How to Prepare for a Job Interview If You’re Hard of Hearing

Whether you are 22 or 50, job interviews are stressful. If you have hearing loss, knowing how and when (or whether) to reveal you have difficulty hearing typically increases nervousness. Imagine you are sitting in a job interview, and didn’t understand the question just asked. You ask the manager to repeat it, but again can’t make out exactly what the employer is saying. You know that you have hearing loss, but they don’t — and this interview is going downhill fast. Here’s how to make the most of the interview process from start to finish:

Research before the interview

Finding out what tasks the job requires can help you prepare questions about duties for which you might require accommodations. While asking those questions will likely reveal you have a special need, you are not required to state that you have hearing loss during an interview nor can the potential employer ask you if you are hard of hearing.

Take control of your phone interview

You should feel encouraged, not panicked, by a telephone interview request. It means a company is interested in your qualifications to fill their position. While you can say that you prefer a face-to-face interview there’s no guarantee the company will agree. If you proceed with the phone interview, consider these tips:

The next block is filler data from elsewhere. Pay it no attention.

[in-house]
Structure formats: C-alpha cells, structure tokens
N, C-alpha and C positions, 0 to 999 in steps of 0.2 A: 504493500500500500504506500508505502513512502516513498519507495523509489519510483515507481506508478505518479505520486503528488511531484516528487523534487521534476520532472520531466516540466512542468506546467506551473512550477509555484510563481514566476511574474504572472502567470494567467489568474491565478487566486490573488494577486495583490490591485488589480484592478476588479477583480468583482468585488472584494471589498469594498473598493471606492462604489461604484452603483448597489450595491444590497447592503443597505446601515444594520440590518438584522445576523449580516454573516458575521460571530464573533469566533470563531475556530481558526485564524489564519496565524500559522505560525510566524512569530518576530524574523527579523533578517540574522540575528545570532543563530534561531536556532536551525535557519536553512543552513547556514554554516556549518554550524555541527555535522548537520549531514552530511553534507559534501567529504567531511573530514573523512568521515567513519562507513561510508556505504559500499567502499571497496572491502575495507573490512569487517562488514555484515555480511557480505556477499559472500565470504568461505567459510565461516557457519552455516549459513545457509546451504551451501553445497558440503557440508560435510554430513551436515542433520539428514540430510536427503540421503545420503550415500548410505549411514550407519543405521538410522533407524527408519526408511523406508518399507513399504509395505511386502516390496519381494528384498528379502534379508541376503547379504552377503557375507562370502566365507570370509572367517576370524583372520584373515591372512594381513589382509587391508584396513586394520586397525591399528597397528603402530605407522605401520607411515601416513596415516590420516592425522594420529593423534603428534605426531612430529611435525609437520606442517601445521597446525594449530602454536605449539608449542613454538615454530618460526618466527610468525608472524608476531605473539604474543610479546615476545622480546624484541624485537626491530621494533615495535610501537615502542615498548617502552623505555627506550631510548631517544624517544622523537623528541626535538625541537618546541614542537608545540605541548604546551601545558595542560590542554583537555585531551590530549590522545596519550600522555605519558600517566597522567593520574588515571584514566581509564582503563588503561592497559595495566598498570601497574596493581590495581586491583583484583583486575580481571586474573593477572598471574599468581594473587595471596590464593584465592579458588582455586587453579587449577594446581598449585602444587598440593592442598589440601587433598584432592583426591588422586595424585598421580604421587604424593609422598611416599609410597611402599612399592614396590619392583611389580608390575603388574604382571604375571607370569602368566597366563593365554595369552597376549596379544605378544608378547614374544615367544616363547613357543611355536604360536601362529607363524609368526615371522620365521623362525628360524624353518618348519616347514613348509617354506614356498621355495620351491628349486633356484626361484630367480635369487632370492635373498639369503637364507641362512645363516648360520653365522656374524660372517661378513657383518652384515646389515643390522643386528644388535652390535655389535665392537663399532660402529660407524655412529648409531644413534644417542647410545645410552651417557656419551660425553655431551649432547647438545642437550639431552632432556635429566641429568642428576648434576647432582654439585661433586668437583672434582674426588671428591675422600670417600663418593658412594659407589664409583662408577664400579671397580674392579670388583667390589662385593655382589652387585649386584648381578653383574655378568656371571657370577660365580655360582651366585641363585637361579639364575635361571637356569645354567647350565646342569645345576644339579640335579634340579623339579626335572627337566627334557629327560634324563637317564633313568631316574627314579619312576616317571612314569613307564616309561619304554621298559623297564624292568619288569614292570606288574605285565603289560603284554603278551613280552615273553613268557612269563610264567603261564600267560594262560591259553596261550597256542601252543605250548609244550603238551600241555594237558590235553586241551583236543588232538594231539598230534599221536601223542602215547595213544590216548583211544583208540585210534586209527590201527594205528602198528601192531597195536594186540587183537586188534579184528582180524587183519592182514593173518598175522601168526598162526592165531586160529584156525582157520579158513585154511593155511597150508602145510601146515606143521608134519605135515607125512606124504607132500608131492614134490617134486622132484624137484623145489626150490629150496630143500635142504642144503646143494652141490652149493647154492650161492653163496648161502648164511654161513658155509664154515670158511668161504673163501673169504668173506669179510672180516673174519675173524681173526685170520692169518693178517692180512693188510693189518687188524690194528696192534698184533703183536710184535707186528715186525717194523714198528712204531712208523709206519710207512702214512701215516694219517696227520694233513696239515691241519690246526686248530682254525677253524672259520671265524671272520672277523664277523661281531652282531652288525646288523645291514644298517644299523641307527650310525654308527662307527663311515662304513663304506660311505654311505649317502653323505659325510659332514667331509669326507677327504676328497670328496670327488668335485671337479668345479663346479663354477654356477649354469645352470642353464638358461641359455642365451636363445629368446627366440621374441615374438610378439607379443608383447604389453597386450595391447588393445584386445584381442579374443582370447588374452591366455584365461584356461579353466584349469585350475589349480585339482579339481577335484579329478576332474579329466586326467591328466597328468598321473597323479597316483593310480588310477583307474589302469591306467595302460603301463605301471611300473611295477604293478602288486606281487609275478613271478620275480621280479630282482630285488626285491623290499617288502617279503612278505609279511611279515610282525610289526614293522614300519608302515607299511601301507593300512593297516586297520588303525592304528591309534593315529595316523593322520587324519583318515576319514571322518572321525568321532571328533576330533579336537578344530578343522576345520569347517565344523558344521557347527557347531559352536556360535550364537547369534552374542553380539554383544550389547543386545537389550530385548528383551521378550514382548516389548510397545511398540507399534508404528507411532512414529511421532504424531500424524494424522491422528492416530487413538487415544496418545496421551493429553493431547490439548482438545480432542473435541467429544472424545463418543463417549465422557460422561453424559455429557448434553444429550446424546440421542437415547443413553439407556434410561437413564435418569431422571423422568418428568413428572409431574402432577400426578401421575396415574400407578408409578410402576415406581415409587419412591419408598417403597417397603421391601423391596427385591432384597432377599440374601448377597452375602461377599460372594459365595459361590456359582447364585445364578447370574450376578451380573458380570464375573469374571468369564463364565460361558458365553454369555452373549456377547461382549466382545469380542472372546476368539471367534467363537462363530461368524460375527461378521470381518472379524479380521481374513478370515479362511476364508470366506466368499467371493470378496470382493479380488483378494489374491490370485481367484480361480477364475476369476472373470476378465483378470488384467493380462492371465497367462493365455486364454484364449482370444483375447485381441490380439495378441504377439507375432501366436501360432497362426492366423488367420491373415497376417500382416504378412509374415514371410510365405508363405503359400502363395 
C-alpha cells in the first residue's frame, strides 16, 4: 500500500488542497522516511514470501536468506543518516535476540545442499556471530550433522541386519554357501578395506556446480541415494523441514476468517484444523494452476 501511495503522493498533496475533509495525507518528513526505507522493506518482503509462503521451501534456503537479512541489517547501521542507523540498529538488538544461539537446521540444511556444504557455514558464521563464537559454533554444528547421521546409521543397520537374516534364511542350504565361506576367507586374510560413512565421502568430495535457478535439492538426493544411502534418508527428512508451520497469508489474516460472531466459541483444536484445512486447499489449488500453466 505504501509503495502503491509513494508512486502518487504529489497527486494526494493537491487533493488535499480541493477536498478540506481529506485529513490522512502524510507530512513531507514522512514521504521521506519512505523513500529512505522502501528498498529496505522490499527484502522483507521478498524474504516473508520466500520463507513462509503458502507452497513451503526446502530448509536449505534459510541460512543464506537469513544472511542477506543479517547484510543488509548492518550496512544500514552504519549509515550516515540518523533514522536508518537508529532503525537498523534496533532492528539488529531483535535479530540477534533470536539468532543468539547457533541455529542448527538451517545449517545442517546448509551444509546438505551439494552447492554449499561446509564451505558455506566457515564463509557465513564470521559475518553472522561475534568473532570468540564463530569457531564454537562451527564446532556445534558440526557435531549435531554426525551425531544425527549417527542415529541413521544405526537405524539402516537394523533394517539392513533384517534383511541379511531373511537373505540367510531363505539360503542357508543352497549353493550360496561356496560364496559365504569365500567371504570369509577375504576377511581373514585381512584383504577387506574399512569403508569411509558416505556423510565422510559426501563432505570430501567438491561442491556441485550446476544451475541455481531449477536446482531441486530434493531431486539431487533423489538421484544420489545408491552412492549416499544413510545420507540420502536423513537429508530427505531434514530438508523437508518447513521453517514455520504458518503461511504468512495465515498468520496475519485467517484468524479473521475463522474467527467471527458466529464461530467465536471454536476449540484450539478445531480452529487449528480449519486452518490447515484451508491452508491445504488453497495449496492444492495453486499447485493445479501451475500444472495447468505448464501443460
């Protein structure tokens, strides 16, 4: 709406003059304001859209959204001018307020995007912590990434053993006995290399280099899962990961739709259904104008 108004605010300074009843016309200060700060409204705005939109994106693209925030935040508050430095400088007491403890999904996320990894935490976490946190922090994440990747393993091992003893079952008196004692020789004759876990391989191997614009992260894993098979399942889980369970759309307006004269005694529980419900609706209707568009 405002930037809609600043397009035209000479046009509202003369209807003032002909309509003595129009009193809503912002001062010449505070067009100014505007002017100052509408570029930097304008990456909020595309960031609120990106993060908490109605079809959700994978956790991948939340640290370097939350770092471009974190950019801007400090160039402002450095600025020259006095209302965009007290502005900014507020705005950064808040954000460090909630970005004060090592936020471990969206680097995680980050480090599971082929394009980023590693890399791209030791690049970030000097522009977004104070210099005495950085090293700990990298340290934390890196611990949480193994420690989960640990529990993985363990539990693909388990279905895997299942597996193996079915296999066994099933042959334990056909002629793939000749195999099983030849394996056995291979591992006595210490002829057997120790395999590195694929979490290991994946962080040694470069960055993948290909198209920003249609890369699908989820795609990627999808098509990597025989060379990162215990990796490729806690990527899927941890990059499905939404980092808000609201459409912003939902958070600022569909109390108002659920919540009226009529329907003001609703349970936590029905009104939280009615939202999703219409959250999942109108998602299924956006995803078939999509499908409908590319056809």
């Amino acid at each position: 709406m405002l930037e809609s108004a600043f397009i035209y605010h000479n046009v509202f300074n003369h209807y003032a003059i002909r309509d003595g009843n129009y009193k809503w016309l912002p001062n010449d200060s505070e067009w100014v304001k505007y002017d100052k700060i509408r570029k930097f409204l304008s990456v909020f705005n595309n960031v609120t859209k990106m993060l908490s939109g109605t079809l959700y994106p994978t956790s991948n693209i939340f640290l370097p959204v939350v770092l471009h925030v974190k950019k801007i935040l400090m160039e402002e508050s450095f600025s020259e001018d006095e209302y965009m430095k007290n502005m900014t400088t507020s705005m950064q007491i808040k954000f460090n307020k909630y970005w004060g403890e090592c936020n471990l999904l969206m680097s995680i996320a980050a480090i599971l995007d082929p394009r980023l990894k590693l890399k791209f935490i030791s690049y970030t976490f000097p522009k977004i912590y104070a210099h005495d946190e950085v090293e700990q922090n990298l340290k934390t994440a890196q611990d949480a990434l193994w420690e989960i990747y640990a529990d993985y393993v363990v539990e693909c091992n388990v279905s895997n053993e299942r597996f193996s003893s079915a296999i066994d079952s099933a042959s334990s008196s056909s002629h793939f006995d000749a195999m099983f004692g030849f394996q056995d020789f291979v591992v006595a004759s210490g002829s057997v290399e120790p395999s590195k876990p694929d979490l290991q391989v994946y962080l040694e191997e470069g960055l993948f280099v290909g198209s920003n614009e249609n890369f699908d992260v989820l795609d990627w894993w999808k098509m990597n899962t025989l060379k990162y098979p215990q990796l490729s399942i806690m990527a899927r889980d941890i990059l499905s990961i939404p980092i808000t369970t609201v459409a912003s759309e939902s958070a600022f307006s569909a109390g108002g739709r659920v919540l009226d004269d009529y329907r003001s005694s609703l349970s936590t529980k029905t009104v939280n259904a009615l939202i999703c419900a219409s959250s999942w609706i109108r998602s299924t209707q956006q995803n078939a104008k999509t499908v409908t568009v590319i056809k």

Maximize your face-to-face interview

Assuming you do well on the phone interview, the next challenge is meeting in person.These tips can help boost your confidence:

When is the right time to reveal a hearing loss?

There is no “right” time to state that you have hearing loss, because the answer will be different for everybody. If you have mild hearing loss, chances are you may not need to mention it at all. If your hearing loss is more serious, and you are not a master of reading lips or struggle on phone calls, you should consider letting your potential employer know so that they can make appropriate accommodations.

Remember, if you project confidence during the interview process that you are the best person for the position and hearing loss won’t impede your ability to do the job (with or without reasonable, legally-required accommodations) chances are your potential employer will feel the same way.